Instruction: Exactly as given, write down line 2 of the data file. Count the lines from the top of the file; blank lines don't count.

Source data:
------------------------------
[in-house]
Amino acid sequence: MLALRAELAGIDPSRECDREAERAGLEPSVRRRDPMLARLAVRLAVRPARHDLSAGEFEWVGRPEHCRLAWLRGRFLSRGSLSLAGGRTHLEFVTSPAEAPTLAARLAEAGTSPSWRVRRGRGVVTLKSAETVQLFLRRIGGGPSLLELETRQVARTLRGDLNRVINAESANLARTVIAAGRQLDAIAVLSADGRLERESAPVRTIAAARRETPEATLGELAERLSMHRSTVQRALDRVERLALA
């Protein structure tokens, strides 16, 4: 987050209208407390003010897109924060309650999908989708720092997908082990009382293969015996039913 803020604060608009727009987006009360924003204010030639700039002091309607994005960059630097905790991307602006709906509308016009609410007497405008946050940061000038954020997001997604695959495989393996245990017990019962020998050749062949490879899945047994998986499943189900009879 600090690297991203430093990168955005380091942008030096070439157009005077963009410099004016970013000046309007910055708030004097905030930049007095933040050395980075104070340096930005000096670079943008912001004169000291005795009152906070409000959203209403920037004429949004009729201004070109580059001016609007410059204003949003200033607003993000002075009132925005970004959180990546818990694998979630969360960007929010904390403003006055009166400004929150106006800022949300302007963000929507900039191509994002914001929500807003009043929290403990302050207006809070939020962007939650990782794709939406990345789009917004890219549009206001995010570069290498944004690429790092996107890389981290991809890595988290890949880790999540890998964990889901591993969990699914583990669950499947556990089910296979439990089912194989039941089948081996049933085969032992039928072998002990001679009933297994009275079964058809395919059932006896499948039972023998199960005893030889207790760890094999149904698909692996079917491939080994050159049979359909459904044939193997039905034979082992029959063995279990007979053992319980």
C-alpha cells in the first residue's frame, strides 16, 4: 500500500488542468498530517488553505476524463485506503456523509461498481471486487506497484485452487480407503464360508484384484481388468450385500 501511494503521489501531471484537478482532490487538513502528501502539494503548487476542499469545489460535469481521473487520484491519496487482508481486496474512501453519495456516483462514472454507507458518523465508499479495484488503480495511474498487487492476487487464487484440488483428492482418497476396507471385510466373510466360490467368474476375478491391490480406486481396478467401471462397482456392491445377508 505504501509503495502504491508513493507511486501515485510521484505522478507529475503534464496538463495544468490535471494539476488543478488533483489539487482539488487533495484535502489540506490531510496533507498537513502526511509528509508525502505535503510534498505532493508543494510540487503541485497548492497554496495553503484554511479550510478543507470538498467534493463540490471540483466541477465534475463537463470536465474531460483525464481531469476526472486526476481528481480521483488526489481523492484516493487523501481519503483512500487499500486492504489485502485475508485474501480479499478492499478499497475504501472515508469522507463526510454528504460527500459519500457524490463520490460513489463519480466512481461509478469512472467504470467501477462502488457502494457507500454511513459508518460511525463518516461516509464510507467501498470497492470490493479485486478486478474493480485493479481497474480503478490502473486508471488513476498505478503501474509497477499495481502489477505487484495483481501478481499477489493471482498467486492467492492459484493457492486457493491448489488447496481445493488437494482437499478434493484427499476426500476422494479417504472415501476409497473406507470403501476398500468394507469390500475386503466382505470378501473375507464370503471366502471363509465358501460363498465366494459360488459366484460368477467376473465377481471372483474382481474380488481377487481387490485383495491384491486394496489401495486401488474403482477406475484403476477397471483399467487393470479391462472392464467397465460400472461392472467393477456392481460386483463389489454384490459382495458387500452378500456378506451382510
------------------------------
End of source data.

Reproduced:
Amino acid sequence: MLALRAELAGIDPSRECDREAERAGLEPSVRRRDPMLARLAVRLAVRPARHDLSAGEFEWVGRPEHCRLAWLRGRFLSRGSLSLAGGRTHLEFVTSPAEAPTLAARLAEAGTSPSWRVRRGRGVVTLKSAETVQLFLRRIGGGPSLLELETRQVARTLRGDLNRVINAESANLARTVIAAGRQLDAIAVLSADGRLERESAPVRTIAAARRETPEATLGELAERLSMHRSTVQRALDRVERLALA